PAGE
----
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The Pleasure of Leisure Reading

Ms. Louise Jones and Mr. Dominic Chan (Photo by ISO staff)

Go straight after walking through the turnstiles at the University Library entrance, and you'll find an area with free-form bookshelves and some colourful stools. About 200 books are available on the shelves. Some are vertically stacked with their spines facing out, some are displayed in a face-out style, tempting you with a mere glance of their covers.

This is the Good Reads Corner. If you need a break from course readings, an interlude in your hectic life of research, or if you are simply looking for a good book to read, this is the place. As Ms. Louise Jones, University Librarian, says, 'Besides reading for academic purposes, you can read just for sheer pleasure and enjoyment as well. We know that the more you read for your course, the better your academic scores are likely to be. But actually university life is not just about your academic development, it's about your whole person development. As a person, you're going to develop greater insight into what you want to achieve in life with reading for pleasure. That's what we're trying to achieve with the Good Reads Corner.'

First set up in 2005, the Good Reads Corner is intended to promote a wider reading culture and encourage more leisure reading within the CUHK staff and student body. This rotating selection of popular reading materials is updated every six months.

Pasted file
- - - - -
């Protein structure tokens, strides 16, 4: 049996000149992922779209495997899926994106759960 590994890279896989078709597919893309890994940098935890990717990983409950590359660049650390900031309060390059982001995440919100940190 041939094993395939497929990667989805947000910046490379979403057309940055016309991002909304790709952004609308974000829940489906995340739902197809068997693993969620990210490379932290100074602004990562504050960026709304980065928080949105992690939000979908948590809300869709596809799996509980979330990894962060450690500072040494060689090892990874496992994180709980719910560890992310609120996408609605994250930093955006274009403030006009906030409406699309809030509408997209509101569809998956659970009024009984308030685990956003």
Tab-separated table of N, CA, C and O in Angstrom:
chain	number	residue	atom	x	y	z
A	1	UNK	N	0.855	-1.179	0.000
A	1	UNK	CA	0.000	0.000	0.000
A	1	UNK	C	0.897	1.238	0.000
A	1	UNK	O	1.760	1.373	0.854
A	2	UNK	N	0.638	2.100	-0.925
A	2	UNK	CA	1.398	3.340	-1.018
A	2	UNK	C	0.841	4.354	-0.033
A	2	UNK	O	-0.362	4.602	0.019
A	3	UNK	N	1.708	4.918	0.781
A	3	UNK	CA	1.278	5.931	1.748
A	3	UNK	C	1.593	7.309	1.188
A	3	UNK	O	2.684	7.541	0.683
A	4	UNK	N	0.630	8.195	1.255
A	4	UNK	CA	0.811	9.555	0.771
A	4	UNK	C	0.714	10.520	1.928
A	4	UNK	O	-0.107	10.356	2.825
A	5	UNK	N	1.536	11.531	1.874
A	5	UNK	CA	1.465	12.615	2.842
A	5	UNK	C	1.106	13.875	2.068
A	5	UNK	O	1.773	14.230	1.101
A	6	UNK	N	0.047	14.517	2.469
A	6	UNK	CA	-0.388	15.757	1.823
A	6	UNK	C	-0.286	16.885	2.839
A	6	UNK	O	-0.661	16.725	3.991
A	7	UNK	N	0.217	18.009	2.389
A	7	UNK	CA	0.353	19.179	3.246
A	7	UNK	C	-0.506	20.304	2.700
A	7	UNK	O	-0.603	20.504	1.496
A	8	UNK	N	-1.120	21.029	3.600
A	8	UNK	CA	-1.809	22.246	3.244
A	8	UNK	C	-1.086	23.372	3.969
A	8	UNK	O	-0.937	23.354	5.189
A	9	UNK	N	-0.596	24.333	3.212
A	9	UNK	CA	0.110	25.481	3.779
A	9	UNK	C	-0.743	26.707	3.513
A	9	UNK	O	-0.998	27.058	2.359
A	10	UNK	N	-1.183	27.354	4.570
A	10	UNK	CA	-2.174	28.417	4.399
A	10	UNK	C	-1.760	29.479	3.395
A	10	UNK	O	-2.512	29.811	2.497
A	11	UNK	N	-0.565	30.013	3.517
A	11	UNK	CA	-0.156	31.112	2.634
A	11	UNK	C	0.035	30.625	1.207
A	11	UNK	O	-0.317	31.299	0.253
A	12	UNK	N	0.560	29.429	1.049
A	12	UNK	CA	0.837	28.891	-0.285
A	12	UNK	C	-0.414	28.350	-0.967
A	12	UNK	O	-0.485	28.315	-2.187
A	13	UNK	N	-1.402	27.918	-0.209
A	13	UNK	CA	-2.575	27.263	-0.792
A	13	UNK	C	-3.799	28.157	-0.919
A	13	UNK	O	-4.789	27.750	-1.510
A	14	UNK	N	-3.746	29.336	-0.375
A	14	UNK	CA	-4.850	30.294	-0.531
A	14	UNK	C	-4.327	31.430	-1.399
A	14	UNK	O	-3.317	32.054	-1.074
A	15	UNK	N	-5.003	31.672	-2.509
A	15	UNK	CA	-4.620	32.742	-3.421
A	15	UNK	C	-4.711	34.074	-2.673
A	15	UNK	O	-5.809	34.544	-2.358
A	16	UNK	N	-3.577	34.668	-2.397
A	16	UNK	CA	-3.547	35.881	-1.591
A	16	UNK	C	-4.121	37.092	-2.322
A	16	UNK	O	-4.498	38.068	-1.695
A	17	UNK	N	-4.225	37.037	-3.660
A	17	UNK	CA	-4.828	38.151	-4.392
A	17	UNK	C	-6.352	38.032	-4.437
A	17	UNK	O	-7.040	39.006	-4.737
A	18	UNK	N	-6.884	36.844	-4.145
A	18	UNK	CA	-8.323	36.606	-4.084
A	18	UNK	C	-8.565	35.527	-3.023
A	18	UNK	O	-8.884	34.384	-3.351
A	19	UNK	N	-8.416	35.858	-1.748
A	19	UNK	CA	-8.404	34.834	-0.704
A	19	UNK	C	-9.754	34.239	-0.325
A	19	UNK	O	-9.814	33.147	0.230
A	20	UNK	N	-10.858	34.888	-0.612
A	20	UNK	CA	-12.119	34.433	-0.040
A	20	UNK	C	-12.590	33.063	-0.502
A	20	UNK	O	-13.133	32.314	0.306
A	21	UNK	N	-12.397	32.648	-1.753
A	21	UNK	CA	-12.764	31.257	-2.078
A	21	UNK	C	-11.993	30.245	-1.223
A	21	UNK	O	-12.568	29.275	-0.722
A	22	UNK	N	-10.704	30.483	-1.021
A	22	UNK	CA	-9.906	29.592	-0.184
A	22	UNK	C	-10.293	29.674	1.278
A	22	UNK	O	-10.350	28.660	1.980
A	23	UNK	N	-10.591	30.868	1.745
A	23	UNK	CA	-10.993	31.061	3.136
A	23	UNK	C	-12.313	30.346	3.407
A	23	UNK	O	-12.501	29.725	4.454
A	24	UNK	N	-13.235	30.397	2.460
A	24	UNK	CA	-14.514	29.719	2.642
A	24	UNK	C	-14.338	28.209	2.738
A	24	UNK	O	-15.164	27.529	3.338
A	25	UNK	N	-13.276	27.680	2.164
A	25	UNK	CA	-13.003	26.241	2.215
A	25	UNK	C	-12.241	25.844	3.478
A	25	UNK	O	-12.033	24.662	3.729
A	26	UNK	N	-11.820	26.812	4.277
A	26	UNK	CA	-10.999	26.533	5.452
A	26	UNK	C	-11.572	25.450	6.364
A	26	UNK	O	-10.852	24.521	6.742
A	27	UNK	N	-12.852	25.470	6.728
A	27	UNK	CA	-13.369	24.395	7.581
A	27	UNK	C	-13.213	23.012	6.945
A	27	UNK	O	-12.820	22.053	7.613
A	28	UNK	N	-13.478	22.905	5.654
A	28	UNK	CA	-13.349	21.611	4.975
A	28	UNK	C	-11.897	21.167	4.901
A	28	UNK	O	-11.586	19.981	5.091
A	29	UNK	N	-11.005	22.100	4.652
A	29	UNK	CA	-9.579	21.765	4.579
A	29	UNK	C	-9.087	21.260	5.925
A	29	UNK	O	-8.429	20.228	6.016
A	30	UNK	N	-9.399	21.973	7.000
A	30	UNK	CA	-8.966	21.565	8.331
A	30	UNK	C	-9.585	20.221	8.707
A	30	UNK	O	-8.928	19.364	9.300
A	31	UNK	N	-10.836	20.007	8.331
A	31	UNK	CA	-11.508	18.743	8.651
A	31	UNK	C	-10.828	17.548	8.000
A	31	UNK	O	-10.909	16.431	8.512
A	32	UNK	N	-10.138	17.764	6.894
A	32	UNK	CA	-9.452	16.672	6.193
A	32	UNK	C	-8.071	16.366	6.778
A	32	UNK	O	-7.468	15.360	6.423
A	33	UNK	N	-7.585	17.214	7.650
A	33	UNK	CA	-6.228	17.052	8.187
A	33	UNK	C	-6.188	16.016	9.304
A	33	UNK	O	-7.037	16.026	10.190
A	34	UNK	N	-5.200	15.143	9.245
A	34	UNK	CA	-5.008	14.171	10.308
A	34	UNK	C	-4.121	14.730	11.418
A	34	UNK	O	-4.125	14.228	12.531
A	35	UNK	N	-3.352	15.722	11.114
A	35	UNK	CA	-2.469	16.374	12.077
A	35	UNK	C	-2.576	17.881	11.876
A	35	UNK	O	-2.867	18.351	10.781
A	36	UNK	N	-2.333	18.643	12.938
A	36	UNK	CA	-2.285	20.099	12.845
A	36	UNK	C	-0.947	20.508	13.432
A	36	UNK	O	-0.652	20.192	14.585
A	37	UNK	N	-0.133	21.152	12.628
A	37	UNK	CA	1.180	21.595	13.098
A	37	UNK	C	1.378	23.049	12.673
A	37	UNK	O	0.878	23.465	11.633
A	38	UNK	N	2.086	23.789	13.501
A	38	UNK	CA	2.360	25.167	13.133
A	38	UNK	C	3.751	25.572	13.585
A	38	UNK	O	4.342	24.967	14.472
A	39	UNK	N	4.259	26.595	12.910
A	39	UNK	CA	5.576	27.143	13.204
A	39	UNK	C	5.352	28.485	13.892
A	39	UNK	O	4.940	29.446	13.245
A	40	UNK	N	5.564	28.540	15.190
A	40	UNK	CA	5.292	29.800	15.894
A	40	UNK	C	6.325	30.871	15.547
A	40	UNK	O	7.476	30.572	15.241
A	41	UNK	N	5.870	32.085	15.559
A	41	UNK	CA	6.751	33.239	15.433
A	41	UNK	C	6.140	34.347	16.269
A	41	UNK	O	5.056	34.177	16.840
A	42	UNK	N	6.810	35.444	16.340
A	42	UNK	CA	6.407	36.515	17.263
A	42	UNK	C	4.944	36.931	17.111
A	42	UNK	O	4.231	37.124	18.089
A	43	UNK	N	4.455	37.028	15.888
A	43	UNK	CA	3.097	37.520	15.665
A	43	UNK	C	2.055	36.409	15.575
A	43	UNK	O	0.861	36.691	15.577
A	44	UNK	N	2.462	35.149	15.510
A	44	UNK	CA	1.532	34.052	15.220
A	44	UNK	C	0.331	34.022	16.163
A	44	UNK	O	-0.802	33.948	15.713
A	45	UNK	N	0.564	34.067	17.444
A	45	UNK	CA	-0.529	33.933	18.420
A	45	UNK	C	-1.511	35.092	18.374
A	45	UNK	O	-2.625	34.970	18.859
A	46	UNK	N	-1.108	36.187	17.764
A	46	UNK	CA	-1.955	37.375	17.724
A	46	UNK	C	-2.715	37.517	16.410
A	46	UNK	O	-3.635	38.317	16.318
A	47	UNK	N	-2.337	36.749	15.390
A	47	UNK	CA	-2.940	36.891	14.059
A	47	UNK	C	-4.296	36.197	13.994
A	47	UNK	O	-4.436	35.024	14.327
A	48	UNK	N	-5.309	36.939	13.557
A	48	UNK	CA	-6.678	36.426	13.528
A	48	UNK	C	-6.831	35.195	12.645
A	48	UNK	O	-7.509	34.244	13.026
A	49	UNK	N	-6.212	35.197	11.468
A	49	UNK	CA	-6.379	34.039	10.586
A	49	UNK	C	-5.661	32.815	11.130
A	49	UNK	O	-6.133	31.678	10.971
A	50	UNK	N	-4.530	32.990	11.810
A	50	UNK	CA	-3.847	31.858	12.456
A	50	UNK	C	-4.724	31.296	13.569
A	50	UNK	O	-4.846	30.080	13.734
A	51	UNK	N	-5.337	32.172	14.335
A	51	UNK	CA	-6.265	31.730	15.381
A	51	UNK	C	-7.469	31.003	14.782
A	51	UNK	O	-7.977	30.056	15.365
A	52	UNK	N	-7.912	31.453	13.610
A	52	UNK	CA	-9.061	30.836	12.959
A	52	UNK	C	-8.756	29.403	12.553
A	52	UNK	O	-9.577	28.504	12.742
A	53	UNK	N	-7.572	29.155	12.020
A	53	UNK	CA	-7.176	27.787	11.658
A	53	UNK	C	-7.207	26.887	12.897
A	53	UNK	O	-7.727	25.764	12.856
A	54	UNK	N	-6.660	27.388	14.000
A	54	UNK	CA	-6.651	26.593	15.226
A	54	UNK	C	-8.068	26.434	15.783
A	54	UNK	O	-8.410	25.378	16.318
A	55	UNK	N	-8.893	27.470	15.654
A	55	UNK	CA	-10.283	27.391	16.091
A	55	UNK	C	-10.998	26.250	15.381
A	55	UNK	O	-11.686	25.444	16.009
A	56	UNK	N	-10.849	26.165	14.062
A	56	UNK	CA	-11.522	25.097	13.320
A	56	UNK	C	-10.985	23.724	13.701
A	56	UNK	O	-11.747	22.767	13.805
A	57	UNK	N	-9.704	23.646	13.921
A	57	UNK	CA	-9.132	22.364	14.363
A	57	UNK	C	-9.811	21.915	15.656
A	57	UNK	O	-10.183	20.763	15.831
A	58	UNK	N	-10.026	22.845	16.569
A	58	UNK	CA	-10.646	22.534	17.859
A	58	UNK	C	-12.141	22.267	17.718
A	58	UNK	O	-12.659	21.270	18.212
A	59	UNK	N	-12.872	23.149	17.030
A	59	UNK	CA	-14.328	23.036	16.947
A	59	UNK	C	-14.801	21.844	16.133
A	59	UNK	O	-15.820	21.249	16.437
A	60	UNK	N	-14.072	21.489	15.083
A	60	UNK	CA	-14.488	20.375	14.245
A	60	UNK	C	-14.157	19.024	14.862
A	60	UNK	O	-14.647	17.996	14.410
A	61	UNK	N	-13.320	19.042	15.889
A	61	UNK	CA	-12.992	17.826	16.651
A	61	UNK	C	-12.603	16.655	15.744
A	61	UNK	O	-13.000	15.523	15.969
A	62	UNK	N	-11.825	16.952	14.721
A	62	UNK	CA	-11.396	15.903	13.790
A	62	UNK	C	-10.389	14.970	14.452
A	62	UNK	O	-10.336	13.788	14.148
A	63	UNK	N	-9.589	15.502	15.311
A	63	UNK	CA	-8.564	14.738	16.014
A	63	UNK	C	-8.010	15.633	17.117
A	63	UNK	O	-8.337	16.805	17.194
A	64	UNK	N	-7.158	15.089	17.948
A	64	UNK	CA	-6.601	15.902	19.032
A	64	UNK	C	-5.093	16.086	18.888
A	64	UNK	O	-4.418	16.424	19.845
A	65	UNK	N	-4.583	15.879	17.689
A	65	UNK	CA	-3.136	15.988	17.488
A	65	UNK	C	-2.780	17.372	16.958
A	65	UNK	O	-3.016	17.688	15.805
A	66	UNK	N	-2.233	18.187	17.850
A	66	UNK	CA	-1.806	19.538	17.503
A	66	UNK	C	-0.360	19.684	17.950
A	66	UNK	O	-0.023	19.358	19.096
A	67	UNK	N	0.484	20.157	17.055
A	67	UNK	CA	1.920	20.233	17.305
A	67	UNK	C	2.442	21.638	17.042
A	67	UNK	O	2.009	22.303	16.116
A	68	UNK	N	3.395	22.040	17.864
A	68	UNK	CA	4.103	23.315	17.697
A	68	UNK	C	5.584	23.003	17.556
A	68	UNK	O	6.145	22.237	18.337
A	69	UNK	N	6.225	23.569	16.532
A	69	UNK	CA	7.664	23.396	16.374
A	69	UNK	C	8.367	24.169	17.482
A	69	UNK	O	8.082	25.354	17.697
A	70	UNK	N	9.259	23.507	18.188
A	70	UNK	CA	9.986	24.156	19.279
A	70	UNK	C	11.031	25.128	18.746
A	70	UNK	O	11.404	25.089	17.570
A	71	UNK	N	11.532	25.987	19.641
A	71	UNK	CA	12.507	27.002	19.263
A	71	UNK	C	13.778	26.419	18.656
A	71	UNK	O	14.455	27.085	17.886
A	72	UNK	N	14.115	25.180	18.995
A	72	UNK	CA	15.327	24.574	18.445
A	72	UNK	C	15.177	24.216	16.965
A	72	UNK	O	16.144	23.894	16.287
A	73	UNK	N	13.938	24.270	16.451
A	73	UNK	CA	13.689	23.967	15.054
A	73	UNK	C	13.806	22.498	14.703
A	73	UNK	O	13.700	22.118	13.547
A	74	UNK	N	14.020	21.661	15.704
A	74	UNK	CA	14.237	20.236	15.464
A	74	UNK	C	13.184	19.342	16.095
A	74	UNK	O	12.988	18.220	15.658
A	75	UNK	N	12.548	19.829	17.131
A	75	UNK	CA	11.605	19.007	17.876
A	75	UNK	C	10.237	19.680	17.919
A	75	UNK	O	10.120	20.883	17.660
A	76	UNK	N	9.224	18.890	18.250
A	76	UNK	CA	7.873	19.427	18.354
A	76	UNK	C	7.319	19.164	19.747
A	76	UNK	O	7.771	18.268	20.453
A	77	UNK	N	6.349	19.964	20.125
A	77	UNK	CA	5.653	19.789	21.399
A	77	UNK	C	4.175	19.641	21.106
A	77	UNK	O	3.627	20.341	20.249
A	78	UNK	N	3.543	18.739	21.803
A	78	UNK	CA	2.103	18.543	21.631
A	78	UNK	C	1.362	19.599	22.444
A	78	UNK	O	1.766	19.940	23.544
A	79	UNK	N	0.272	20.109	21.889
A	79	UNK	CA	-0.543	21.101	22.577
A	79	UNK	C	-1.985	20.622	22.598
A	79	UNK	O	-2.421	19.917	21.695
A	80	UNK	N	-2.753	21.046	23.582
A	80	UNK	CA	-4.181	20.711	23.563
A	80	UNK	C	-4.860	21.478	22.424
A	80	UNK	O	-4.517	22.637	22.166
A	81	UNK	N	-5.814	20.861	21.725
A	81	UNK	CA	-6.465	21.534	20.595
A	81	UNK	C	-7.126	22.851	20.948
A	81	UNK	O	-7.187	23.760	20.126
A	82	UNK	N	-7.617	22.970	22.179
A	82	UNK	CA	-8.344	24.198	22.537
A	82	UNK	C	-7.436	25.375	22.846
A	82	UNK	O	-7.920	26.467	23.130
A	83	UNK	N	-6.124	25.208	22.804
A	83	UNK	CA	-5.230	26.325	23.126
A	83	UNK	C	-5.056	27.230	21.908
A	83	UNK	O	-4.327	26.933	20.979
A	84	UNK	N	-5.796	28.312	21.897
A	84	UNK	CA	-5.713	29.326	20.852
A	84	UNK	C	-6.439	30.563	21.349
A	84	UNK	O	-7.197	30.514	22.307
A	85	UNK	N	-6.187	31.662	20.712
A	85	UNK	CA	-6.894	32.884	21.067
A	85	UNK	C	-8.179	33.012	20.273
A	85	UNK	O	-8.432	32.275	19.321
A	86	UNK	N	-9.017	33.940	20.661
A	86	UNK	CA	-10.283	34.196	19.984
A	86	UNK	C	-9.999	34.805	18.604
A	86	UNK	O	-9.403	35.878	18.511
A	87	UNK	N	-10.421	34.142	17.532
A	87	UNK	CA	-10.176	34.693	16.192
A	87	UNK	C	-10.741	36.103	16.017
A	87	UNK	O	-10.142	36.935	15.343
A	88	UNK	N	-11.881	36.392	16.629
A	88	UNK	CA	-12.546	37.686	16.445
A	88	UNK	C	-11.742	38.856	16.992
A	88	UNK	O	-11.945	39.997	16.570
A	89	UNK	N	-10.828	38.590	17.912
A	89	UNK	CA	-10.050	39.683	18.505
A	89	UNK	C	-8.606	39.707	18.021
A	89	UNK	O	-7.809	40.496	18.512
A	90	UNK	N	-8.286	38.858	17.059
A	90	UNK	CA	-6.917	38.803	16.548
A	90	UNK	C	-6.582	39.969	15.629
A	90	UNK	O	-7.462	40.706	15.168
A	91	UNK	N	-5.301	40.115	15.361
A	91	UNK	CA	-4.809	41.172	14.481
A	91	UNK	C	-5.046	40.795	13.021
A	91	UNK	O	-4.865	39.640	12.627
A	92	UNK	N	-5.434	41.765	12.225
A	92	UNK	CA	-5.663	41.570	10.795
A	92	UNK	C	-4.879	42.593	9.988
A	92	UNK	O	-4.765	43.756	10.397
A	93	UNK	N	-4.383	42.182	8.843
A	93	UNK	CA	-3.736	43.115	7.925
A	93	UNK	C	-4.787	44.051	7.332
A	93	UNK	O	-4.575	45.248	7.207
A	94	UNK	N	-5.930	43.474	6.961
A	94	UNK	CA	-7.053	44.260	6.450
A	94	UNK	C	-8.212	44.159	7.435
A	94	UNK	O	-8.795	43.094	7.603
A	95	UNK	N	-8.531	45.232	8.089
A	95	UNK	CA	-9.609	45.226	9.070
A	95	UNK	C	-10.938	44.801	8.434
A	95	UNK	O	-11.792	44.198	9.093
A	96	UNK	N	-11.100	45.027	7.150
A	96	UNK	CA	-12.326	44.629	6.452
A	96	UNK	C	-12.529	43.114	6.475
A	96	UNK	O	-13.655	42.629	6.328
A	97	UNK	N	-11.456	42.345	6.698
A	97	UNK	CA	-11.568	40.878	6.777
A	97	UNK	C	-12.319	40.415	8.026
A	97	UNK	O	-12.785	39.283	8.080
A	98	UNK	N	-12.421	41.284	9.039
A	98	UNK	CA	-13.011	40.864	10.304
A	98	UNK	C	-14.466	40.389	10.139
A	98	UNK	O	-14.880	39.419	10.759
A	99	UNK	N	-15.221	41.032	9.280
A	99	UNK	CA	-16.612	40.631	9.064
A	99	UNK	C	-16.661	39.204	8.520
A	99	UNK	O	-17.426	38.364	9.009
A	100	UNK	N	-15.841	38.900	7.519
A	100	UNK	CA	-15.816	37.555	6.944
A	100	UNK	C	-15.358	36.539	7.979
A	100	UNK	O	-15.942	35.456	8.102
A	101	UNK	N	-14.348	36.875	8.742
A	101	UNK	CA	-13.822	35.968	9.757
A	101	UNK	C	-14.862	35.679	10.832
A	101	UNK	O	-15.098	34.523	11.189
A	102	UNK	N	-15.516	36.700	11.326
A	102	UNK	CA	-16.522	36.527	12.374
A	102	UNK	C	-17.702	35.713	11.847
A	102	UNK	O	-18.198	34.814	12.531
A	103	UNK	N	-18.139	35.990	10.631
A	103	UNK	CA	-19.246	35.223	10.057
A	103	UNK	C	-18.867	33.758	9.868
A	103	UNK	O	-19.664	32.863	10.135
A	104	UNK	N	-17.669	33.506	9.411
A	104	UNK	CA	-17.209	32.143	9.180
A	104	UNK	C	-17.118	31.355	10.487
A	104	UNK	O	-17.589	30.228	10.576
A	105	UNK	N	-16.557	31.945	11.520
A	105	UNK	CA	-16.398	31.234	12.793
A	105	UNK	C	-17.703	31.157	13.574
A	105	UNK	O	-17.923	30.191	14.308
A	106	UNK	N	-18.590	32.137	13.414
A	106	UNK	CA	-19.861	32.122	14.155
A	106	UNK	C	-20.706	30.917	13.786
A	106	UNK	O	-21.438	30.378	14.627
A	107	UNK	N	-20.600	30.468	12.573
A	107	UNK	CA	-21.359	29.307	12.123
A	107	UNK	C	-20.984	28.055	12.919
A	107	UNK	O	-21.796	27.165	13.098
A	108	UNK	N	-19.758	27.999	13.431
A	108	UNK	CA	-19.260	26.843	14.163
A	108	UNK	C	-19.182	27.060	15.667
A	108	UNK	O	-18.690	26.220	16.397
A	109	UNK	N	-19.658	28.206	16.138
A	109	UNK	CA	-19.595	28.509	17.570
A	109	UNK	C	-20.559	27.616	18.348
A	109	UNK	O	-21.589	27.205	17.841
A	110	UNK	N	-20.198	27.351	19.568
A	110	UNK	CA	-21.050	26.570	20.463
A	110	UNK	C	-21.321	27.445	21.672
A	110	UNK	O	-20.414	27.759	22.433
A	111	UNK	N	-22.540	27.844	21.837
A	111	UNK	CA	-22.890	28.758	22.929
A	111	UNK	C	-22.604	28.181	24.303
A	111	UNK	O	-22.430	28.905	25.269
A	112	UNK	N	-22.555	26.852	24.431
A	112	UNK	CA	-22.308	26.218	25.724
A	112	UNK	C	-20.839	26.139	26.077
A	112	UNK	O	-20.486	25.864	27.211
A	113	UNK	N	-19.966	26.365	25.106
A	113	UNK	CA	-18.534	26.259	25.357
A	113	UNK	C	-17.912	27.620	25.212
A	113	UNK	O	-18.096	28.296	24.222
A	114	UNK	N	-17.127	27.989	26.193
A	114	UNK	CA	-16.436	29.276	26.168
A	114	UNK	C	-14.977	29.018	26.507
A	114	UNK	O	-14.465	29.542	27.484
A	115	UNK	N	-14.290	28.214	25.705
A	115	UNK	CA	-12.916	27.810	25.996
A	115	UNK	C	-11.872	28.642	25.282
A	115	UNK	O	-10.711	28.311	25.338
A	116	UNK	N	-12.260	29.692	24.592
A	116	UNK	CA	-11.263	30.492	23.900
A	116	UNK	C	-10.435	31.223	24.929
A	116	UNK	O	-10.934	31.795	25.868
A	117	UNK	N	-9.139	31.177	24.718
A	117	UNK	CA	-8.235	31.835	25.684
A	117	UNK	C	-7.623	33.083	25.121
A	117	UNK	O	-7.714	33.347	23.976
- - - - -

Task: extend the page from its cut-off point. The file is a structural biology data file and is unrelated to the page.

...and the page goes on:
Ms. Jones explains, 'The selection is made by colleagues of the Library's Learning Support Team. We also use international and local book awards, bestseller lists as our criteria. There are fiction and nonfiction titles of the Chinese and English languages. We try to appeal across the board. So you'll find the most popular science books there, as well as classical literature.'

Mr. Chan Chin-bongDominic, Assistant Librarian of the Learning Support Team, adds, 'We also pay attention to hot topics. For example, when Nelson Mandela died, we put his biographies on the Good Reads shelves.' I am Malala was also put on the Good Reads shelves when Malala Yousafzai won the Nobel Peace Prize.

The Library produces check-out statistics every six months to gauge the tastes and needs of its patrons. Guess what tops the list of the most borrowed Good Reads Books in its latest statistics? It's TheHunger Games trilogy.

In addition to print books, those who are more willing to embrace new technology can check out Kindles loaded with Good Reads titles in e-book format. 'We started the Kindle development with the general education collection books and that proved very popular. So we decided to extend and include Good Reads titles,' says Ms. Jones.

But the e-book collection is not the same as the print collection. Mr. Chan explains, 'When we receive the recommended titles from our colleagues for the Good Reads Corner, we'll look for both print copies and Kindle e-books. But not all titles are available from Amazon.'

Now 20 sets of Kindle are available for borrowing. They are also available at the Elisabeth Luce Moore Library at Chung Chi College.

The books at the Good Reads Corner are an evolving collection. The Library is interested in learning what its patrons are eager to read and wants to ensure that relevant titles are not inadvertently omitted from the collection. So it welcomes its patrons to suggest additional titles by using paper forms available at the Good Read Corners bookshelves or the e-form on its website. 'We need to keep in touch with what is popular with our students in terms of popular culture,' says Ms. Jones.

Though she considers the Good Reads Corner a success, she believes that there is always more they can do to promote reading. 'One idea we have is asking our academic leaders to recommend and talk about the books that have inspired them. I think that would be appealing.'


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